THIRD REICH: THE RISE & FALL tells the story of Hitler's Germany through rarely seen films of the people who were there. Immersive and evocative, it takes viewers inside the Germany of the ... See full summary »
Richard Basehart stars as one of the most influential and one of the most reviled men in history in this probing psychological study of a man who nearly gained dominance over the entire ... See full summary »
1950's television documentary special that includes interviews with Hitler's sister Paula Wolf and a fellow prisoner who was incarcerated with Hitler, actual footage shot by the Nazi's and Eva Braun's rare home movies.
Walter D. Engels
Westbrook Van Voorhis,
During the Second World War, a small group of students at Munich University begin to question the decesions and sanity of Germany's Nazi government. The students form a resistance cell ... See full summary »
In 1944 many Germans in Eastern Prussia believed like Lena von Mahlenberg, daughter of a local aristocrat, that Hitler would surrender and spare them from being invaded by the vengeful Russian Red Army. He didn't and they had to flee.
Director Hans-Jurgen Syberberg examines the rise and fall of the Third Reich in this brooding seven-hour masterpiece, which incorporates puppetry, rear-screen projection, and a Wagnerian ... See full summary »
Carefully chronicling in great detail the early years of Hitler s life and the events that shaped him into the zealous leader of Germany. This documentary offers a critical insight into the... See full summary »
The story of Helmut and Karl Hoffmann. Both come of age at the start of Hitler's power in Germany. Helmut joins the SS and eventually becomes a successful flag rank officer. Karl joins the ... See full summary »
A Jewish teenager and an injured soldier join a doomed plot to kill Hitler. They face almost certain death, yet luck and love shine upon them as they outwit Nazi terror and become the first couple married in post-war Berlin.
John Keith Wasson
Christopher Karl Johnson,
A reassessment of the role Albert Speer played in the Third Reich. Speer, who was ultimately convicted at the Nuremburg trials and served a 20-year prison sentence, was known for designing ... See full summary »
Traudl Junge was Adolf Hitler's private secretary, from Autumn 1942 until the collapse of the Nazi regime. She worked for him at the Wolfsschanze in Obersalzberg, on his private train and, finally, in his bunker in the besieged capital. It was Traudl Junge to whom Hitler dictated his final testament. In her first ever on-camera interview, 81-year-old Junge talks about her unique life. In the spring of 2001, Andre Heller succeeded in convincing Traudl Junge how valuable it is to record her unique memories. Fifty-six years after the end of the Second World War, an important eyewitness reveals her experiences to us. What she saw and heard turned her into an furious opponent of National Socialism; an opponent, moreover, who is still painfully aware and seems incapable of forgiving the young girl she once was--for her naivete, ignorance, and her liking for Hitler. Written by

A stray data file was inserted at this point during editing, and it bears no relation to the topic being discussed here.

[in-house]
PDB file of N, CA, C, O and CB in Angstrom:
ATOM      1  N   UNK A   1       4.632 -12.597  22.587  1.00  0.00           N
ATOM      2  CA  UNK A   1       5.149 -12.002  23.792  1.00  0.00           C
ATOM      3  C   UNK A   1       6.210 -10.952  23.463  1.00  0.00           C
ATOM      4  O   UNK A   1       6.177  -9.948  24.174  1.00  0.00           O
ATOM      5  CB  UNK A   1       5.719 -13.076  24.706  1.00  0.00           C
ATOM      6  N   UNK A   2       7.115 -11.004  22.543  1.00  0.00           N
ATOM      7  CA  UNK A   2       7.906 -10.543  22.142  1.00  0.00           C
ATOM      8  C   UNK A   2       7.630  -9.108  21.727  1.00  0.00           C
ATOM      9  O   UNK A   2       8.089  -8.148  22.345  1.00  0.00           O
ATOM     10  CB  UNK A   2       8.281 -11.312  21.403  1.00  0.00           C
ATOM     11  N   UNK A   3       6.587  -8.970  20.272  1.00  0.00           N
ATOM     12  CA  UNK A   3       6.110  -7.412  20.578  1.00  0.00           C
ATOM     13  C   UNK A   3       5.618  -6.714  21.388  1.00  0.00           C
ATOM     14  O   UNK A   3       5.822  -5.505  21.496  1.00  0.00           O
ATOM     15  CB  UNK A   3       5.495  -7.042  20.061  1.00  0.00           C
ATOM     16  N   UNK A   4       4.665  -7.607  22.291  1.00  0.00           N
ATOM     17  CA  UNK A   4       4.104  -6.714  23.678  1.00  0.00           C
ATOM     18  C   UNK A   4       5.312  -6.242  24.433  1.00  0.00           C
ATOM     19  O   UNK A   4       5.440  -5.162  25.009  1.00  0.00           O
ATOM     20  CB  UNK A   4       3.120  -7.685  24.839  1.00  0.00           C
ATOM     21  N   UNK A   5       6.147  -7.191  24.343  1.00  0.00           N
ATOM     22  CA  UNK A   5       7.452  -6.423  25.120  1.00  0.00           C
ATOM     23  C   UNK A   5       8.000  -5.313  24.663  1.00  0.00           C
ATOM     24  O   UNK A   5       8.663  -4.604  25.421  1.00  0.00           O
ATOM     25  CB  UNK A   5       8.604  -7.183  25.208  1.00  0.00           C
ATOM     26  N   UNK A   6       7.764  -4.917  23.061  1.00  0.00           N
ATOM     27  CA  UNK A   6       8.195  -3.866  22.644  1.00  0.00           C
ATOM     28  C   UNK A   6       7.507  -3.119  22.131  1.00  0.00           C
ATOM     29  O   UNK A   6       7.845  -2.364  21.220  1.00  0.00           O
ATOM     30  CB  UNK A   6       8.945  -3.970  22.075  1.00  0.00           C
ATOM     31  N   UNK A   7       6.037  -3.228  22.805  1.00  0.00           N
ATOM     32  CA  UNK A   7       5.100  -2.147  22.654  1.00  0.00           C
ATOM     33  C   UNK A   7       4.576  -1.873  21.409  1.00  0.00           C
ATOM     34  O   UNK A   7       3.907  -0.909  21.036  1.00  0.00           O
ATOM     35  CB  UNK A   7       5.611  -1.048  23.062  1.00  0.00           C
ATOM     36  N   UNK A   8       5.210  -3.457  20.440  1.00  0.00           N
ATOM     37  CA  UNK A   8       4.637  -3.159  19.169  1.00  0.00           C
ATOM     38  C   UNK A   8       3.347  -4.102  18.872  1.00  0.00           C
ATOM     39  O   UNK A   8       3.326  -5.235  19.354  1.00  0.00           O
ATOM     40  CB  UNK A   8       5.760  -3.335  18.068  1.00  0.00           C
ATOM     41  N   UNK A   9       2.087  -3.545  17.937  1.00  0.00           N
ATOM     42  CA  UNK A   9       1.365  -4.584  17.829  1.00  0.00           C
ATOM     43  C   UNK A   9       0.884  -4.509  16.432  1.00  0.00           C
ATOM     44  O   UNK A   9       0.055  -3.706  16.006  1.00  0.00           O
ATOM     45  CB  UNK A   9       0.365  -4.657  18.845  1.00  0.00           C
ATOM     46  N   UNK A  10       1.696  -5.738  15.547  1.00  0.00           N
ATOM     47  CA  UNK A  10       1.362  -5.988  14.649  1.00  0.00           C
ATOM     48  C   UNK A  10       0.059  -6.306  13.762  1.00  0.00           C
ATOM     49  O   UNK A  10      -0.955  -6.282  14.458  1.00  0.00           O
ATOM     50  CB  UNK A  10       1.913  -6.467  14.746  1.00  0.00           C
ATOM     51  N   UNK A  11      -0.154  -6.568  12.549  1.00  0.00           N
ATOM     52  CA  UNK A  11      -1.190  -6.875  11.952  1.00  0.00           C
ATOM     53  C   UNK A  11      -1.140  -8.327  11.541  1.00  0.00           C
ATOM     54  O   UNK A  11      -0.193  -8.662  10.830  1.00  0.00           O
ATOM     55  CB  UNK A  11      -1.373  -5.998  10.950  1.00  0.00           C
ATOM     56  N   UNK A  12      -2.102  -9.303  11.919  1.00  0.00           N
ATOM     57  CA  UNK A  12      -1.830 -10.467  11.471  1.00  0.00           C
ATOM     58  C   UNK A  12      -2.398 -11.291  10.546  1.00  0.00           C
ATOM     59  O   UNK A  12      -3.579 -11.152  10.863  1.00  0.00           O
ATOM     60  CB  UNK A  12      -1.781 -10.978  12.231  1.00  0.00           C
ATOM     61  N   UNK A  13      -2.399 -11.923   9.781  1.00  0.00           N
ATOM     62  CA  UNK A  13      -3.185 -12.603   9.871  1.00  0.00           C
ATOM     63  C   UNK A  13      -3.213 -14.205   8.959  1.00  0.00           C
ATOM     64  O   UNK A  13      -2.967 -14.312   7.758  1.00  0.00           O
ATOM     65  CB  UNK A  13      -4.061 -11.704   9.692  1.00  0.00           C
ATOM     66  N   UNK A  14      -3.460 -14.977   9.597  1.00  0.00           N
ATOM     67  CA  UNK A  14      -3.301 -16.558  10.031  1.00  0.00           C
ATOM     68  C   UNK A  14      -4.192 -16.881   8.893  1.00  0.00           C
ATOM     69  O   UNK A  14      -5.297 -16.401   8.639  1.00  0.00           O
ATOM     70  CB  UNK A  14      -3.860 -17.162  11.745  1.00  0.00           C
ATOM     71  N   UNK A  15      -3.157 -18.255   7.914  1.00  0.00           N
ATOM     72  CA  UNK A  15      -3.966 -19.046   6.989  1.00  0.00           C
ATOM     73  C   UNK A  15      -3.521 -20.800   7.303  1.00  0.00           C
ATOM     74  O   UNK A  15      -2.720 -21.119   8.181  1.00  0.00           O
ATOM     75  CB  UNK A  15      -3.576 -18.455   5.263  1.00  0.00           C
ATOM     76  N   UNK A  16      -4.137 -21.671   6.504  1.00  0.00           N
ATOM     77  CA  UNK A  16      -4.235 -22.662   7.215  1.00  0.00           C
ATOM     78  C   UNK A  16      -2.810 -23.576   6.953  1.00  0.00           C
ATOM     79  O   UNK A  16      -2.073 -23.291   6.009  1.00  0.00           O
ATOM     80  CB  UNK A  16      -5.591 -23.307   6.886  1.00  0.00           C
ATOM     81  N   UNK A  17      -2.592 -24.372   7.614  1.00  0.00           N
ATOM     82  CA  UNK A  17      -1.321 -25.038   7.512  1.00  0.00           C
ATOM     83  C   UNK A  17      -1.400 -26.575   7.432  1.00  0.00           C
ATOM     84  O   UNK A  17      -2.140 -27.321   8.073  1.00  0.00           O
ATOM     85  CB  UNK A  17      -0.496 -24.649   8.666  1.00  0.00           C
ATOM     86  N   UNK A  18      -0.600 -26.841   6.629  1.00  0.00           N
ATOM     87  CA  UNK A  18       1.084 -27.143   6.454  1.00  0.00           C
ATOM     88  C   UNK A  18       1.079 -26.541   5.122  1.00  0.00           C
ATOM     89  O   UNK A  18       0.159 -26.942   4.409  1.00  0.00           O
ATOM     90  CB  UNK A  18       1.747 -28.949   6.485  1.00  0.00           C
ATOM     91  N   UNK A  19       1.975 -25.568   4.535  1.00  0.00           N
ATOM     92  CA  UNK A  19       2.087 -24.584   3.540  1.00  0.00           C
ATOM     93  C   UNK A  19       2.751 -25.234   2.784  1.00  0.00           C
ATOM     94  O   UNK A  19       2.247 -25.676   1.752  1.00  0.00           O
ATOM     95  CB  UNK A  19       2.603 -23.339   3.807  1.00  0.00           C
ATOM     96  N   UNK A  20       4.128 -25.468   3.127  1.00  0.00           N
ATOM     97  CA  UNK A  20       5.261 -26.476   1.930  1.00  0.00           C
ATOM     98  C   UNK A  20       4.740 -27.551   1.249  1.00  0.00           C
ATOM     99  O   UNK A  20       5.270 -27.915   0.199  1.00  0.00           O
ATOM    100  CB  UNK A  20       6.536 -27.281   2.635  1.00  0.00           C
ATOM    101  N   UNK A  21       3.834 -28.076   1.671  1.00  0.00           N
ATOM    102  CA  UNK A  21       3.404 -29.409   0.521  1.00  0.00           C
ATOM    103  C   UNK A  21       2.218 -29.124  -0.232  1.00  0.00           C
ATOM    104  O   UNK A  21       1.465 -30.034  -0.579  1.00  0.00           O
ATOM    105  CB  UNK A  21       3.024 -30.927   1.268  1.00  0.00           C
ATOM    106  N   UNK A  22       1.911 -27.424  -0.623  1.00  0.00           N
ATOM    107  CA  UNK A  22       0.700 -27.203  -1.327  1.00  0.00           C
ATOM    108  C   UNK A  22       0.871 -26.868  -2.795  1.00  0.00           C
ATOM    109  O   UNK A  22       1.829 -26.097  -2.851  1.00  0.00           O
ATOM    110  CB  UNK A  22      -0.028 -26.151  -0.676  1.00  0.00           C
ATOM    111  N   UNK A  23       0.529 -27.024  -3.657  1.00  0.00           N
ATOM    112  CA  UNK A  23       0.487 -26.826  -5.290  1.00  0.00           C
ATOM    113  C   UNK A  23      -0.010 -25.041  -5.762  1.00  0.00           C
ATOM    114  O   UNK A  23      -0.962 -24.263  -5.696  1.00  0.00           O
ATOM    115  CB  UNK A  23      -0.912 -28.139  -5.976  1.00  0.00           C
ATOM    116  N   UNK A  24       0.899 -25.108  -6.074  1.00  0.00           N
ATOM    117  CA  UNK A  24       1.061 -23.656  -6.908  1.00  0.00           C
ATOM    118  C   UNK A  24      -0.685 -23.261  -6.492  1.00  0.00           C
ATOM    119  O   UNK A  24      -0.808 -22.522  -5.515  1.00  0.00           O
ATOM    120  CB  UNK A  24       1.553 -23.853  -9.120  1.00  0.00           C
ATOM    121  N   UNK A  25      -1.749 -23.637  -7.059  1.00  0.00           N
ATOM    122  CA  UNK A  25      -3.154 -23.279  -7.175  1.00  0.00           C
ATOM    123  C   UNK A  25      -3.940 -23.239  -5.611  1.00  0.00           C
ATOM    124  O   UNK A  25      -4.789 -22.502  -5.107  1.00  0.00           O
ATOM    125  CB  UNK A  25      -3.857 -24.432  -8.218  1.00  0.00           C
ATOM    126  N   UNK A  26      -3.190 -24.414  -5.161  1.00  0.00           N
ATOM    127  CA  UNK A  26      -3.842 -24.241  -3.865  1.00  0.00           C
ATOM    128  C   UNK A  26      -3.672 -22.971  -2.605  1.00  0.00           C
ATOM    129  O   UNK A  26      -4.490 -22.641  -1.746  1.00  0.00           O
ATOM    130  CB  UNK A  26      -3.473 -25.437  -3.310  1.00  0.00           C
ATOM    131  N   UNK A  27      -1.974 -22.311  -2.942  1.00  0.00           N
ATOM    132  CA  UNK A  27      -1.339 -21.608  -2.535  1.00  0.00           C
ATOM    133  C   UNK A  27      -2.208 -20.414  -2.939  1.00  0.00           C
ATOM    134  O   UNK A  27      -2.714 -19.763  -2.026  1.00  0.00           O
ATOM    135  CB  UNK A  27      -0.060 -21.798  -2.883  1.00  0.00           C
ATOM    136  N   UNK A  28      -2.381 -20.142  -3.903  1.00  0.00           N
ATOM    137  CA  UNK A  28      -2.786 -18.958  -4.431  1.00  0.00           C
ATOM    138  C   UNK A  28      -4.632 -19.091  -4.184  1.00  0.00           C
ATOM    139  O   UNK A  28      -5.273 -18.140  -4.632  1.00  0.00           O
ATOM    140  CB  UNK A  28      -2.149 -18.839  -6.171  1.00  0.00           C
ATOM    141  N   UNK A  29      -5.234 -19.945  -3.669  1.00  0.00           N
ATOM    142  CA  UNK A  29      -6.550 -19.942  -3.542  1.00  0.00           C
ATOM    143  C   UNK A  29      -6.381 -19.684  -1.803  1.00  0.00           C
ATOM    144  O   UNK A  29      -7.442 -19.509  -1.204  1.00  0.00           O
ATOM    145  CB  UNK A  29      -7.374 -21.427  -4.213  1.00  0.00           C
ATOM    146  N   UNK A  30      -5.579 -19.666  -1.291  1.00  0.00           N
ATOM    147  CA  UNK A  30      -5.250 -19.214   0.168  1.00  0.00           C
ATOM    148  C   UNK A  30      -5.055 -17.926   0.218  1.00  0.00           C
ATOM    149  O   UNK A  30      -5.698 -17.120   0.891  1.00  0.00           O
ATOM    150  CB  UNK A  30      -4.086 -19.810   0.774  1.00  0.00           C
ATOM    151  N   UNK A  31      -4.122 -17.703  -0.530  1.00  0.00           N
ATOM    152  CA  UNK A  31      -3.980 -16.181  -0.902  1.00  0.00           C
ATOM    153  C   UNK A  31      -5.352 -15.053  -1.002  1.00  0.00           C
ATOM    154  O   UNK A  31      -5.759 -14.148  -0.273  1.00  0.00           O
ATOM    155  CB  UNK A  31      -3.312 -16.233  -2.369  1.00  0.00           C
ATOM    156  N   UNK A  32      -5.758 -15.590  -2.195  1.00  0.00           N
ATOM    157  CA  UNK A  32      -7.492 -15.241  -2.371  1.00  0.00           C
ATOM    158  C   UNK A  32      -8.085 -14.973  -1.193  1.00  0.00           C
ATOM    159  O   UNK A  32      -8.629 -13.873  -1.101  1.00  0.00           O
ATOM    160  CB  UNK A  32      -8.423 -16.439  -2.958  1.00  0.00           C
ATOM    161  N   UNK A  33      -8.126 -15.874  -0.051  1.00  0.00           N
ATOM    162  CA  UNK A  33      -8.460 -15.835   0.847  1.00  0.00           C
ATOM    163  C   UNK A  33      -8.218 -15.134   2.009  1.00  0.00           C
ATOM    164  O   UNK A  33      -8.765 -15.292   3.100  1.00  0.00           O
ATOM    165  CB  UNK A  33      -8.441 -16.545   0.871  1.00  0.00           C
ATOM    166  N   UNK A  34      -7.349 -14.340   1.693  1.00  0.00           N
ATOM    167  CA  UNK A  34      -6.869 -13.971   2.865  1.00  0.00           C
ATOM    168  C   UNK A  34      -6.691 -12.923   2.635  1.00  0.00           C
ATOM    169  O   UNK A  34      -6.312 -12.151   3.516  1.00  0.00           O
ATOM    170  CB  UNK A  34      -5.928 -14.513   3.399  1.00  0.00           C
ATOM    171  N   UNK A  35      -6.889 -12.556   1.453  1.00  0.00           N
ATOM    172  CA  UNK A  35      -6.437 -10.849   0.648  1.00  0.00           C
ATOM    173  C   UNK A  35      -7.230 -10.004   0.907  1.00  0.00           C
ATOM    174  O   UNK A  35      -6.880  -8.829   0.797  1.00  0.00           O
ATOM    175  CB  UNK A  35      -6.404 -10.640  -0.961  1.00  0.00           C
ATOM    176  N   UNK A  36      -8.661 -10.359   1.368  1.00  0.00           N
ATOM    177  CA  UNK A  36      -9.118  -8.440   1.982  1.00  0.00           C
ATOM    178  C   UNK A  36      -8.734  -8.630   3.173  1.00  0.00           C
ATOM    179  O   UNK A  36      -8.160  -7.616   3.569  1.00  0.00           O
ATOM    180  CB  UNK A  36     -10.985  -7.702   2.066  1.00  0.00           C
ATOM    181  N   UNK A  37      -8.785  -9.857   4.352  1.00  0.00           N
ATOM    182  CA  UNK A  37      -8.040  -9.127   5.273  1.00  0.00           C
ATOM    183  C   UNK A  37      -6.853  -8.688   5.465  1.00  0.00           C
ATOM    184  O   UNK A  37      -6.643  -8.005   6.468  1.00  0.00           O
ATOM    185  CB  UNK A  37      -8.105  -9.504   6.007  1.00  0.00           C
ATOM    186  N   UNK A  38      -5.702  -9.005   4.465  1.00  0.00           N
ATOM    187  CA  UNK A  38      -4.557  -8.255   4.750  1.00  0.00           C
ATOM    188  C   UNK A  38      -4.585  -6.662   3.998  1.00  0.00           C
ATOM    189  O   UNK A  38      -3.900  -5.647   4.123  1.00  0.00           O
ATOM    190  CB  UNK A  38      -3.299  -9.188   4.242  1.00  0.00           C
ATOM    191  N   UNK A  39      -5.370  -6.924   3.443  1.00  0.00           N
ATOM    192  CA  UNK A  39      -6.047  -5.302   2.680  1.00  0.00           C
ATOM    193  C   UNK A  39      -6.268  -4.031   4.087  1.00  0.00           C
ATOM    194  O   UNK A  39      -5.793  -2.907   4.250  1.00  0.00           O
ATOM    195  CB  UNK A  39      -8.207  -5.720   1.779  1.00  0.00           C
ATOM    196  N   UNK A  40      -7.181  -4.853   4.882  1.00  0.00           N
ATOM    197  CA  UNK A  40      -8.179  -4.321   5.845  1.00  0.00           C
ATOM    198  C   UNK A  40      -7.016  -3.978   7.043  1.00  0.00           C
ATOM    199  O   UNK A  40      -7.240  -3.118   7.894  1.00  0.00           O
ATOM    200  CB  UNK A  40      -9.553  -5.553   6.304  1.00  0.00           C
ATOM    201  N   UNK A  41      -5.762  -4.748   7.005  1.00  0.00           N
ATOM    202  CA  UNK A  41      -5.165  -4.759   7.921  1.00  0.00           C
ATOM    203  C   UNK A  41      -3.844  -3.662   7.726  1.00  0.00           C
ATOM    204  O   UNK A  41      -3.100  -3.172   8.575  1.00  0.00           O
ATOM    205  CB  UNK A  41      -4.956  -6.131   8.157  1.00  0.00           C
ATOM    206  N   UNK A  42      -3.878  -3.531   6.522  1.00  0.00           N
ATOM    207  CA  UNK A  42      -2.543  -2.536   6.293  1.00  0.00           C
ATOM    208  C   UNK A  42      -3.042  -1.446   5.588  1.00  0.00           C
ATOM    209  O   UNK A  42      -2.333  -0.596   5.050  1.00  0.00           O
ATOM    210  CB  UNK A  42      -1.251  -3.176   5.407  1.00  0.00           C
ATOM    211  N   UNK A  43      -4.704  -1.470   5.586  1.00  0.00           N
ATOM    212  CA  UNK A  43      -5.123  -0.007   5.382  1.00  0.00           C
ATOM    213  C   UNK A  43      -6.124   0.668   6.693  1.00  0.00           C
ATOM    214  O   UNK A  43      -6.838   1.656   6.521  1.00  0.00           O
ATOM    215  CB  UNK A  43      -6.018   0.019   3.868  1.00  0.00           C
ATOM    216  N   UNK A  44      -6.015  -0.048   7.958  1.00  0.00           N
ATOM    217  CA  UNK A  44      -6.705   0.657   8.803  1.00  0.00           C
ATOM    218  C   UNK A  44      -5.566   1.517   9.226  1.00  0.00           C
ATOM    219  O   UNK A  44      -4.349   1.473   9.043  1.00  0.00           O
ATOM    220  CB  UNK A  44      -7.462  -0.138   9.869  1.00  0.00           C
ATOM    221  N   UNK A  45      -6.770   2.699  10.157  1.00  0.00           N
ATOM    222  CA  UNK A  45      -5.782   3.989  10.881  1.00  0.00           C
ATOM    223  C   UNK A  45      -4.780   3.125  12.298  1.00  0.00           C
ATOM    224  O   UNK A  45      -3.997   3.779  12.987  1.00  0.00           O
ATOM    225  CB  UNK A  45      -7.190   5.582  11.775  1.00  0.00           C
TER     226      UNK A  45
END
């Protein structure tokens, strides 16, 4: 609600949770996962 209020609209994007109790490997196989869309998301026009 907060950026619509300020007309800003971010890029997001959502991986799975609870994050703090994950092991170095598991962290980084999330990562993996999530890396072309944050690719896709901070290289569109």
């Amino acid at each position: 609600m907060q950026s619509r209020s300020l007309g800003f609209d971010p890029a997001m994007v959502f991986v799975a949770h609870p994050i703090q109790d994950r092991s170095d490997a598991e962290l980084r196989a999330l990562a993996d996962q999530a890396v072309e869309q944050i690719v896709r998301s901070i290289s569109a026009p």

Sujit R. Varma
The official sites of this film claim that these interviews are Traudl Junge's first public appearance, that she "kept quiet for nearly 60 years". See more »
And I think it's also the case that if you value and respect someone you don't really want to destroy the image of that person... you don't want to know, in fact if disaster lies beyond the facade.
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hype problem: Ms Junge had broken silence well before this film
André Heller is one of the most original and daring artists of post-War Austria. Singer/songwriter, circus organizer, garden architect, multimedia artist and more, he has maintained a highly personal style (a postmodern baroque) which never slid into routine. This interview film sees him once again doing something quite unlike his previous projects, and the idea - to have Hitler's private secretary talk uninterrupted as in a solitary anamnesis - is valuable, remarkable, admirable. But why does everyone fall for the hype formula that this is the time when the film's subject, Traudl Runge, broke a silence kept for almost sixty years after the fall of the Third Reich? I have seen this Traudl Junge give inside views of Hitler's household staff in earlier documentaries on the top Nazi echelon and the Third Reich. They were made-for-TV documentaries shown on the National Belgian (Flemish) television, as well as Super Channel. So while the testimony given here is valuable, it is not totally new. The film over-sells itself on that score.
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